26 Quoted in Stern, Fritz, Gold and Iron (New York: Knopf, 1977), p. 424Google Scholar.

27 For the discussion of tied loans in France and Germany see Feis, , Europe The World's Banker, pp. 124–33 and 176–81Google Scholar.

28 Ibid., pp. 211–12.

29 Ibid., p. 211.

30 Van Oss, S. F., Stock Exchange Values: A Decade of Finance, 1885 to 1895 (London, 1895), p. lxxviGoogle Scholar: “The alternating rage for South American and European securities and its result I upon their quotations has been one of the most interesting phenomena of the Stock markets during recent years.”

31 This discussion of the Argentine default draws on Ford, The Gold Standard, and Ferns, H. S., Britain and Argentina in the Nineteenth Century (Oxford: Oxford University Press, 1960), especially chap. 14Google Scholar.

32 Economist, 7 March 1891, pp. 301–2.

33 Ferns, , Britain and Argentina, p. 473Google Scholar.

34 These trade data are taken from the Anuário Estatístico, 1939–40, Appendix, pp. 1359ff.

35 Villela, Aníbal and Suzigan, Wilson, Política do governo e crescimento da economía brasileira: 1889–1945 (Rio de Janeiro, 1975), p. 318Google Scholar. (My translation, authors' emphases.)

36 This discussion of Turkey follows Wynne, W. H., State Insolvency and Foreign Bondholders, vol. 2 (New Haven: Yale University Press, 1951), pp. 393528Google Scholar. The quotation is from the dispatch of the British ambassador at Constantinople as cited in Wynne, p. 396 n. 13.

37 Wynne, , State Insolvency, p. 411Google Scholar, quotes the comments of the Money Market Review in reaction to the extension of the responsibilities of the Imperial Ottoman Bank. It is merely one of a series of mistaken declarations about both the potential of Turkey and the role of foreign administration that filled the prospectuses.

38 Wynne, , State Insolvency, p. 450Google Scholar, citing Robert Bourke, the British delegate nominated by the Council of Foreign Bondholders to the negotiations leading to the settlement.

39 Ibid., p. 478.

40 Mathew, W. M., in chap. 9 of Platt, D. C. M., ed., Business Imperialism, 1840–1930 (Oxford: Oxford University Press, 1977), p. 370Google Scholar.

41 Wynne, , State Insolvency, pp. 190–95Google Scholar, traces the complex history of Peruvian foreign debt defaults and negotiations.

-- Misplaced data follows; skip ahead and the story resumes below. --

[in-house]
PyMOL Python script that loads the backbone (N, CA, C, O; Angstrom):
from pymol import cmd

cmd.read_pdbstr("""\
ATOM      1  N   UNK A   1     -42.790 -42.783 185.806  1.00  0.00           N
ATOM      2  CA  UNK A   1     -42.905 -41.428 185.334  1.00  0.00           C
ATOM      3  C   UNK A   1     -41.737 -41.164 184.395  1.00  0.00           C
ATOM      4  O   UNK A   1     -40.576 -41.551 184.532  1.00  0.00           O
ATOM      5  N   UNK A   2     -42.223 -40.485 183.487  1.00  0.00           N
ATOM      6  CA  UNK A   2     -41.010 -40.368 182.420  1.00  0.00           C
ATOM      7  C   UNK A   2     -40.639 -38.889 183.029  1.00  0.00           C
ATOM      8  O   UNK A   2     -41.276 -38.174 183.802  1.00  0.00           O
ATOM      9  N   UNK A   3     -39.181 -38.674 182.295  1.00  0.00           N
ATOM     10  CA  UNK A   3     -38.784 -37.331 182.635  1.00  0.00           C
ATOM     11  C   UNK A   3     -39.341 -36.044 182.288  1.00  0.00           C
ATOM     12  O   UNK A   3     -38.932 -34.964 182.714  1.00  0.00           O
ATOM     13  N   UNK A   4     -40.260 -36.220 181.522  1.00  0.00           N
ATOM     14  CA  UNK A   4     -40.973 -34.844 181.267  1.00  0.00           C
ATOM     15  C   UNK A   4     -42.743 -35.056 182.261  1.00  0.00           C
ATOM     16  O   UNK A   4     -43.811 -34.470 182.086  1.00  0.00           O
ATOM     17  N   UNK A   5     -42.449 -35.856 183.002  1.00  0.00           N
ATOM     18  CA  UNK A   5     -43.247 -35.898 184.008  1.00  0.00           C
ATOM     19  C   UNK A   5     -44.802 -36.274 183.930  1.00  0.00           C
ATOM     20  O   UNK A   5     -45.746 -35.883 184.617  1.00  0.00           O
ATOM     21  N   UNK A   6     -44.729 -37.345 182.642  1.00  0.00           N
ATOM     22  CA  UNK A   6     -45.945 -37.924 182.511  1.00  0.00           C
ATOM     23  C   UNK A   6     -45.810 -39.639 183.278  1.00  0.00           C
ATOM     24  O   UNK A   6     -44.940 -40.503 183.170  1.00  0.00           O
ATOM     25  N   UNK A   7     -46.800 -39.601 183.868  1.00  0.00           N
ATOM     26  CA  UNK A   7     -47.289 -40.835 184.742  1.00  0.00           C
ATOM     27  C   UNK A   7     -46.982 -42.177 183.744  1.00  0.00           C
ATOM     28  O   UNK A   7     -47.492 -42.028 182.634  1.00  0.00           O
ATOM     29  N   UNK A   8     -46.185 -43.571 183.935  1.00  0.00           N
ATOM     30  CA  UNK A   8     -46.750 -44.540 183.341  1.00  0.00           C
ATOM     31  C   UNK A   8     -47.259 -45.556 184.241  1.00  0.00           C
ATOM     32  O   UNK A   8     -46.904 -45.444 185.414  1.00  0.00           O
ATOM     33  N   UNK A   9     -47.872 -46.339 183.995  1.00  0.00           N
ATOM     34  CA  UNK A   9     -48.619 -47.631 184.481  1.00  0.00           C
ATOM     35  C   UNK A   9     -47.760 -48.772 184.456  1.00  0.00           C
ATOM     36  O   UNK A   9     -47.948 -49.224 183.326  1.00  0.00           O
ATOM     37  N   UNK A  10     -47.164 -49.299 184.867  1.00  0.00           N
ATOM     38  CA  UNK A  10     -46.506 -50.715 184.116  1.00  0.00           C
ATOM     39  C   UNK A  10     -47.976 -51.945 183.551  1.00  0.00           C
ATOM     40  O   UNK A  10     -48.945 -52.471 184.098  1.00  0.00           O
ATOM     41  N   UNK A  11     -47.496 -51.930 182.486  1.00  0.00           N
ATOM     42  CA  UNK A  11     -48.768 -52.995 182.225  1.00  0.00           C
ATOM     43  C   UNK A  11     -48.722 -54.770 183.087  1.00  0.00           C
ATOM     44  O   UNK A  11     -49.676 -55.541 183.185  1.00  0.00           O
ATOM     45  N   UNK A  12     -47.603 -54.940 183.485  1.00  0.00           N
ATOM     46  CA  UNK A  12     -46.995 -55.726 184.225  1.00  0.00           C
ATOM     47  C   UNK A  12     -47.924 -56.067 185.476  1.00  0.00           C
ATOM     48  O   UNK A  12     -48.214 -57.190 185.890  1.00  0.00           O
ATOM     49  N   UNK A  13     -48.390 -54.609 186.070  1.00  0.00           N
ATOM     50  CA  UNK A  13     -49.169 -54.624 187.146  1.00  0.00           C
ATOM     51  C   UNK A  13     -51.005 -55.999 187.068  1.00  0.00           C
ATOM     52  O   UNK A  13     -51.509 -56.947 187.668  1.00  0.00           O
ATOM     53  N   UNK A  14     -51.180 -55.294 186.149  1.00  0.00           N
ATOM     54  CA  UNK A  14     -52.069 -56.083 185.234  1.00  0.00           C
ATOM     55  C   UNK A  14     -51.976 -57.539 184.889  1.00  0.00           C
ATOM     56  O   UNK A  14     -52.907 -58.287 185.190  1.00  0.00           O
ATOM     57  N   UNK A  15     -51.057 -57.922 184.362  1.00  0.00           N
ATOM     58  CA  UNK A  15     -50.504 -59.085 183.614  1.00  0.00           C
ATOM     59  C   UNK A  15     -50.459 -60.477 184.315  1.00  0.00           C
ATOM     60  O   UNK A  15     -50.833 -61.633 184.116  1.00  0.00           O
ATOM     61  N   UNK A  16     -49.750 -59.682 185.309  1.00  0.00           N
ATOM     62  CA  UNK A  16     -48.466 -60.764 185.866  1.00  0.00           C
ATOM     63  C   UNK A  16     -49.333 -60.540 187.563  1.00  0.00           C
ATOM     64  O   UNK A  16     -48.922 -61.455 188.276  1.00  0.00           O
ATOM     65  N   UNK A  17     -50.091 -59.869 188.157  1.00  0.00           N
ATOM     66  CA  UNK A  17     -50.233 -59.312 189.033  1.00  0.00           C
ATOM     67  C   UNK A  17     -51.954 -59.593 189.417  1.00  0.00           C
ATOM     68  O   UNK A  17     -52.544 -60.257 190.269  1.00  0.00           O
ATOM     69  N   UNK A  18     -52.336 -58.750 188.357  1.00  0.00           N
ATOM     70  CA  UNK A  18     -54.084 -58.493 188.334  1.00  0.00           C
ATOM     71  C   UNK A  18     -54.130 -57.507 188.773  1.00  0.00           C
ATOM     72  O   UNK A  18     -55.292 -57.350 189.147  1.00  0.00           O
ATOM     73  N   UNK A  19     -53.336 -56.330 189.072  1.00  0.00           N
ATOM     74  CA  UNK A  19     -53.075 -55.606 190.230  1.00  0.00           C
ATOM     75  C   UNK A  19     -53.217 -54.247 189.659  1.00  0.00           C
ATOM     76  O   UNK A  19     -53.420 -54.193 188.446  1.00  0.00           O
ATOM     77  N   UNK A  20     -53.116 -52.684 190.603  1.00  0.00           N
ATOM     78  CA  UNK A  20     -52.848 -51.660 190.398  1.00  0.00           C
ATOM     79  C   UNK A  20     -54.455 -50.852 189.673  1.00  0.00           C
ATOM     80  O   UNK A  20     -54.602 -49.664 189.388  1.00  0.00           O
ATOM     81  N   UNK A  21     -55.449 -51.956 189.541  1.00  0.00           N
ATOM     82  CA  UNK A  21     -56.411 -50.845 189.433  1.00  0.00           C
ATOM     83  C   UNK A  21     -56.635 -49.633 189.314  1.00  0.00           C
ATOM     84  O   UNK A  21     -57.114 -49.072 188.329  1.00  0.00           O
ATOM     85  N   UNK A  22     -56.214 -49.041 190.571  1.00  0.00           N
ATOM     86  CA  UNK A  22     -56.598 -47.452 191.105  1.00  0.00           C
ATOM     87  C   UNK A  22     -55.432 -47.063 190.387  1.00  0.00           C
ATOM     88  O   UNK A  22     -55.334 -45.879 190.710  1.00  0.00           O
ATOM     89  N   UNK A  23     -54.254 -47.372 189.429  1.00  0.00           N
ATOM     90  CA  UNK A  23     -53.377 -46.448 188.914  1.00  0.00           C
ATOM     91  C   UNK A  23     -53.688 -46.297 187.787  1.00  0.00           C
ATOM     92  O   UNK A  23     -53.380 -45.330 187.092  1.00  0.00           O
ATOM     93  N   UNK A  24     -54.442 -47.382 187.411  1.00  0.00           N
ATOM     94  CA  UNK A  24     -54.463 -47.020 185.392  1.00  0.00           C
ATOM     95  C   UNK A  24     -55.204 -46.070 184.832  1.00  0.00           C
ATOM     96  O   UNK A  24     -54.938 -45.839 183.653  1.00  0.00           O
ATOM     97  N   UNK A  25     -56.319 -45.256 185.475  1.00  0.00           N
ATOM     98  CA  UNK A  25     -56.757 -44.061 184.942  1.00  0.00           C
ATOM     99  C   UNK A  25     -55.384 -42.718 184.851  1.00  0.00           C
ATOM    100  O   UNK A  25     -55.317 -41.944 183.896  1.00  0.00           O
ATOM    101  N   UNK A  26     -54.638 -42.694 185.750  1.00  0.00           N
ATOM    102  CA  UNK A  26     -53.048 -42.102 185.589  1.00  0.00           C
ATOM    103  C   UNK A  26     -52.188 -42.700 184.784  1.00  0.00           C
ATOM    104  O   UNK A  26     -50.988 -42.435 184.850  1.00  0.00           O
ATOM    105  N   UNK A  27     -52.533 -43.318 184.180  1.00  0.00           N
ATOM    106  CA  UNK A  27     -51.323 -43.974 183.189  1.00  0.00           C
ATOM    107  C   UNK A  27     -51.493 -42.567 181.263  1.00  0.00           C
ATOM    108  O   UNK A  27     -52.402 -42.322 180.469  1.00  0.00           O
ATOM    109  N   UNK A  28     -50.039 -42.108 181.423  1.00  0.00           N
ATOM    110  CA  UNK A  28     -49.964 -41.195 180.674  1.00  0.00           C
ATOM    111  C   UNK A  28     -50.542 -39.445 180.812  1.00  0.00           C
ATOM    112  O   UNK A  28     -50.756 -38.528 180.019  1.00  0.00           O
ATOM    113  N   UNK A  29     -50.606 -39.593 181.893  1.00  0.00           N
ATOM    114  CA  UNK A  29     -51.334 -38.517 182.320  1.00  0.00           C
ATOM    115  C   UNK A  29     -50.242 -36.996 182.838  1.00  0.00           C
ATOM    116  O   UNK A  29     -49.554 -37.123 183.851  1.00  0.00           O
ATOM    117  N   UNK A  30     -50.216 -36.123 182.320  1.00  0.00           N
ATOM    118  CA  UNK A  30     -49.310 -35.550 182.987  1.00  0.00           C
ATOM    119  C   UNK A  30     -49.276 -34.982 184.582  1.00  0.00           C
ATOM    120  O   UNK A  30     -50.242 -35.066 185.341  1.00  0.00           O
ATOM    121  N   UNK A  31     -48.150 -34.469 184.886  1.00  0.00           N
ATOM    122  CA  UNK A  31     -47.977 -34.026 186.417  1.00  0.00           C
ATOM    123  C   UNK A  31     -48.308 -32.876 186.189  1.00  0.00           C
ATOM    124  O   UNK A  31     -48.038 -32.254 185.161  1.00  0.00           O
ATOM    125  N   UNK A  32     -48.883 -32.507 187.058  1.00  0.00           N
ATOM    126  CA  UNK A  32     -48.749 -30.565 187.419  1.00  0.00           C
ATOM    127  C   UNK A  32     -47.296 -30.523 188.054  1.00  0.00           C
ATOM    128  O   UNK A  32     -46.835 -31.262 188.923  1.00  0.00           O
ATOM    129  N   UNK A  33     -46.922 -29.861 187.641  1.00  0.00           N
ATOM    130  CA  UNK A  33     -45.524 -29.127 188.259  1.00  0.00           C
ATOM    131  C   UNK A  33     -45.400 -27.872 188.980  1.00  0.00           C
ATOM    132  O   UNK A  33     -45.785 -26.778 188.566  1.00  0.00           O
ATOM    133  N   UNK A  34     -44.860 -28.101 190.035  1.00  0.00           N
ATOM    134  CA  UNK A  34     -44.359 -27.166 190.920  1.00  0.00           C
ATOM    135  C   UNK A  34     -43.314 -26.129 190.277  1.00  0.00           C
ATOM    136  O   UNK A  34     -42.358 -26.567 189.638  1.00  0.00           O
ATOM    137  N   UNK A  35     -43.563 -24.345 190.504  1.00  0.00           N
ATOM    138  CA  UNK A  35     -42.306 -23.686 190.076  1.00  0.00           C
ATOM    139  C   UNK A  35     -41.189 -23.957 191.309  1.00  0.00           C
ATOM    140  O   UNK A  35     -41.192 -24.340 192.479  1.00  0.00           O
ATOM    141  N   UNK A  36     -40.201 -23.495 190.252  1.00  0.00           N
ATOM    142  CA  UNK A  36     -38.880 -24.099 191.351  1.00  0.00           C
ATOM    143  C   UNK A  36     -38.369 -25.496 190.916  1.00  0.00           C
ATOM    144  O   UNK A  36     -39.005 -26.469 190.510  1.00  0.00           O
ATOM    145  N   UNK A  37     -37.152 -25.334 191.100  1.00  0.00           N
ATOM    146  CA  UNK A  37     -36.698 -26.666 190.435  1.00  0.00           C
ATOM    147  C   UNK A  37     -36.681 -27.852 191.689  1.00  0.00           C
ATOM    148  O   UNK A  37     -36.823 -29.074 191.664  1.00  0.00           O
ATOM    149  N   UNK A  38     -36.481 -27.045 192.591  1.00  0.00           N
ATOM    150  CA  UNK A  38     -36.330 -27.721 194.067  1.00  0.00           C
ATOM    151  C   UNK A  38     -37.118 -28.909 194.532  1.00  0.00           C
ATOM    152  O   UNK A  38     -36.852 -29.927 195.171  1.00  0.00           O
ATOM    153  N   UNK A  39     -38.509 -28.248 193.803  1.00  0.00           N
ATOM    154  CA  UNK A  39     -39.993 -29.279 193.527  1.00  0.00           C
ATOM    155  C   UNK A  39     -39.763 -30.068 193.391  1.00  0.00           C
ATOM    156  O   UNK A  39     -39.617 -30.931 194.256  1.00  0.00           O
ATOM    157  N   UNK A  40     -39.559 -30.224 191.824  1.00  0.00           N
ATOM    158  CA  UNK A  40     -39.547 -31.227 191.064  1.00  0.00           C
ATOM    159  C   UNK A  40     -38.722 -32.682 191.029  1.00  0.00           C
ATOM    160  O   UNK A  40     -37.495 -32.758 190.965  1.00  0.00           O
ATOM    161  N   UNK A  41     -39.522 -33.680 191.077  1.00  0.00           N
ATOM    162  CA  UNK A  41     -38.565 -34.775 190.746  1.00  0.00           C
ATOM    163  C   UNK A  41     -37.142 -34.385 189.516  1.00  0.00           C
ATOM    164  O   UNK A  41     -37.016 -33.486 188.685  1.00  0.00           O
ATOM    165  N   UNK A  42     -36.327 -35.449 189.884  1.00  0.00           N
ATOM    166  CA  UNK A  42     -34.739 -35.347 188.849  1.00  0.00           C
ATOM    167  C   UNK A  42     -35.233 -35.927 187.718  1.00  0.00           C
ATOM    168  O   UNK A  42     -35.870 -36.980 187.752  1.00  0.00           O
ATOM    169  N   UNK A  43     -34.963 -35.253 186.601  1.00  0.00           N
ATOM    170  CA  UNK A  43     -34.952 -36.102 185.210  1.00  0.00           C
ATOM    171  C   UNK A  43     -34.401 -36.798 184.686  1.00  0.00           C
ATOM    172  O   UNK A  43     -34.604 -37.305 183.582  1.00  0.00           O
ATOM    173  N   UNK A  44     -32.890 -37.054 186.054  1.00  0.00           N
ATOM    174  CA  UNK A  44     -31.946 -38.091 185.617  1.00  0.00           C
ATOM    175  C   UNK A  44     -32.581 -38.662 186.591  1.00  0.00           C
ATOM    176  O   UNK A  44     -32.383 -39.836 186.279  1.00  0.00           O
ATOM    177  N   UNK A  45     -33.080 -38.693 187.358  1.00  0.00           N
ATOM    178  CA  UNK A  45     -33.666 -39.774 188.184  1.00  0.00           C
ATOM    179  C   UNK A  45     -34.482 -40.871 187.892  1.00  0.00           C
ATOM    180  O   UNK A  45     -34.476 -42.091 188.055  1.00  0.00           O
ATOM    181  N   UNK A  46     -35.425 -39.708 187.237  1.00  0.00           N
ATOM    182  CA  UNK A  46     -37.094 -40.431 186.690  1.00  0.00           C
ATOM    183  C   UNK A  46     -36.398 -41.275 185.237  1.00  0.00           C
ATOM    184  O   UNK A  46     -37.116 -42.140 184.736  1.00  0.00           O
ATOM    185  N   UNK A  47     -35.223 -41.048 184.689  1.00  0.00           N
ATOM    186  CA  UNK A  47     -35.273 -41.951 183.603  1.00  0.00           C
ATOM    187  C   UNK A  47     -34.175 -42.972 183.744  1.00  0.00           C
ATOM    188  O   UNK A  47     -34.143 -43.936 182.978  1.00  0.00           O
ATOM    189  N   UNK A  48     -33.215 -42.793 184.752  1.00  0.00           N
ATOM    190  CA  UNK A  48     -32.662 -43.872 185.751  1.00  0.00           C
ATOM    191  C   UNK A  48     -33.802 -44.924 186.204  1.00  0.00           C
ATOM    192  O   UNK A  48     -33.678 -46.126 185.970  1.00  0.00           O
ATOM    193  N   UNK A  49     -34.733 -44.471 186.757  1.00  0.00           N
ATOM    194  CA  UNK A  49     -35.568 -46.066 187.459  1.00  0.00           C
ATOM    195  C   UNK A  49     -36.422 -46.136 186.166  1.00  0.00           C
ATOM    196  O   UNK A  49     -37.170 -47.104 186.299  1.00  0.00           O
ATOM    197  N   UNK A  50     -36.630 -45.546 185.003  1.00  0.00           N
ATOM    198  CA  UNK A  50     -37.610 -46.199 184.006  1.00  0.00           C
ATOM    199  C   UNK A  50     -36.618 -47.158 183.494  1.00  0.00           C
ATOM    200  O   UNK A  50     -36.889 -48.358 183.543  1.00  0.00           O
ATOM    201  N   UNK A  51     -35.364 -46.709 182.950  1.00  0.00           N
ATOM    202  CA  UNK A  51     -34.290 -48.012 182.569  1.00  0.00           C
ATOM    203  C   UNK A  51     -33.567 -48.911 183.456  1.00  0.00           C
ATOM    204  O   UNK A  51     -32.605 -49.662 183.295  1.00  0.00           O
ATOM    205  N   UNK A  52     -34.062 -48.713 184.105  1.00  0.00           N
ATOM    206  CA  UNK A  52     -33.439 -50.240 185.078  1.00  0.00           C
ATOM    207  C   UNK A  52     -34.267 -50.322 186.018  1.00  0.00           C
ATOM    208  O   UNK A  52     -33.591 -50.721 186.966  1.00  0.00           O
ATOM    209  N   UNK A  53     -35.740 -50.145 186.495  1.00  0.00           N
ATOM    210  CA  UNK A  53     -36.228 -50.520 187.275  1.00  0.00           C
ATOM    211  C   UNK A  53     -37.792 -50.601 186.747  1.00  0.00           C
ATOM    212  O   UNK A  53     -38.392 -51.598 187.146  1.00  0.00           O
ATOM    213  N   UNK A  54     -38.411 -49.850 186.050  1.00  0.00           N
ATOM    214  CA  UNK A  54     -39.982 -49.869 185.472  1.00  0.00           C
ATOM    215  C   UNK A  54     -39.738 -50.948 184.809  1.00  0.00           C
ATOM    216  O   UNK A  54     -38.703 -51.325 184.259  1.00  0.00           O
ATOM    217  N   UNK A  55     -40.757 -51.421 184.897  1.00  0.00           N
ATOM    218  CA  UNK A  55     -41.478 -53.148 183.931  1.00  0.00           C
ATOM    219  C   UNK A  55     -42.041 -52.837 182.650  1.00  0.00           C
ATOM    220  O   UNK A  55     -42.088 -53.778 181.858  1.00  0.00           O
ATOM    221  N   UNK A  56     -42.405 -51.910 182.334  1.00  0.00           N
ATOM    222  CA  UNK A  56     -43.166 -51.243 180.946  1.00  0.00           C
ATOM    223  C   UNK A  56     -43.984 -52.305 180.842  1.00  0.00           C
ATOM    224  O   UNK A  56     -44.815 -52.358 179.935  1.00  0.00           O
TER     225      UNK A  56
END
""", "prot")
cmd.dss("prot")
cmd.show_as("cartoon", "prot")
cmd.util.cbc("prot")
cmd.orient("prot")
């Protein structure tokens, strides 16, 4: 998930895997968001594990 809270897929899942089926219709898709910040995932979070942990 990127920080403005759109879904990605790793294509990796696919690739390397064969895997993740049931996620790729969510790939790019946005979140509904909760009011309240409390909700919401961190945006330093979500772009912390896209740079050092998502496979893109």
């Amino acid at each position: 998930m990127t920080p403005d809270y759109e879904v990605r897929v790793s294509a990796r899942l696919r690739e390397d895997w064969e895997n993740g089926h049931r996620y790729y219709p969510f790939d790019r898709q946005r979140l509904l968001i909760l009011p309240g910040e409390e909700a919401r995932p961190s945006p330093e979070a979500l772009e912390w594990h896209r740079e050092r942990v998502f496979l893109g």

42 Ibid., p. 153 n. 64, cites the reaction of Sir Henry Tyler of the Peruvian Bondholders' Committee to the communication of the Foreign Office to Chile. Britain thus rejected an official role endorsing a proposed private settlement, while at the same time offering, and requesting, reopening of negotiations that did not seem favorable to the British bondholders.

43 Ibid., p. 179.

44 Miller, Rory, chap. 10 of Platt, Business Imperialism, p. 384Google Scholar.

45 Van Oss, S. F., ed., Fenn on the Funds, 18th ed. (London, 1898), p. 427Google Scholar.

46 Moulton, and Pasvolsky, , War Debts, pp. 426, 428Google Scholar.

47 Quoted in ibid., pp. 66, 69.

48 Madden, J. T., Nadler, M., and Sauvain, H. C., America's Experience as a Creditor Nation (Englewood Cliffs, N.J.: Prentice-Hall, 1937), p. 74Google Scholar.

49 Einzig, Paul, World Finance, 1914–1935 (London: Macmillan, 1935), pp. 140ffGoogle Scholar.

50 Royal Institute of International Affairs (RIIA), The Problem of International Investment (Oxford: Oxford University Press, 1937), p. 21Google Scholar.

51 Ibid., p. 20.

52 Peters, H. E., The Foreign Debt of the Argentine Republic (Baltimore: Johns Hopkins University Press, 1934), pp. 144, 146Google Scholar.

53 RIIA, Problem of International Investment, p. 12Google Scholar, reprints a section of his A Revision of the Treaty. (His emphases.)

54 Reprinted in Moulton and Pasvolsky, War Debts, pp. 379–80.

55 Reprinted in J. T. Madden and M. Nadler, Foreign Securities (New York: Ronald, 1929), p. 223.

56 Ibid., chap. 10.

57 Madden, , Nadler, , and Sauvain, , America's Experience, pp. 241ffGoogle Scholar.

58 Felix, David, “The Baring Crisis of the 1890s and the International Bond Defaults of the 1930s,” mimeo. (Washington University, St. Louis, Mo., 11 1984)Google Scholar, citing the conclusions of the Senate Finance Committee inquiry.

59 Winkler, Max, Foreign Bonds (Philadelphia: Swain, 1933), p. 90Google Scholar.

60 Reprinted in Madden, Nadler, and Sauvain, America's Experience, p. 205.

61 For the analysis of the commissions actually earned, as calculated from the Senate Finance hearings, see ibid., pp. 226ff.

62 For the yield on new foreign bonds based on prices at time of issue, see RIIA, Problem of International Investment, p. 170Google Scholar, drawing on a publication of the U.S. Department of Commerce. The analysis of the actual rate of return, including capital gains and allowances for nonpayment, is found in Madden, , Nadler, , and Sauvain, , America's Experience, pp. 154ffGoogle Scholar.

63 These are the Federal Reserve Board estimates presented in Madden, , Nadler, , and Sauvain, , America's Experience, p. 96Google Scholar.

64 Moulton, and Pasvolsky, , War Debts, p. 380Google Scholar.

65 George C. Auìd, former accountant general of the Reparations Commission, and cited as a “leading economist” by Madden, , Nadler, , and Sauvain, , America's Experience, p. 169Google Scholar.

66 Costigliola, Frank C., “Anglo-American Financial Rivalry in the 1920s,” Journal of Economic History 37 (1977), p. 929CrossRefGoogle Scholar.

67 See Felix, , “The Baring Crisis,” pp. 46ffGoogle Scholar. For Argentina in the 1930s see Díaz-Alejandro, Carlos, Essays on the Economic History of the Argentine Republic (New Haven: Yale University Press, 1970), chap. 2Google Scholar.

68 Moulton, and Pasvolsky, , War Debts, pp. 285, 306Google Scholar.

69 Quoted in ibid., p. 311.

70 Sir Arthur Samuel, quoted in Winkler, , Foreign Bonds, p. 252Google Scholar.

71 I have followed the discussion in my “Revisiting the Great Crisis of 1982,” to appear in a symposium published by the Notre Dame Press in 1985.

72 See my “The Debt Crisis: A Longer Perspective,” Journal of Development Planning, 04 1985Google Scholar.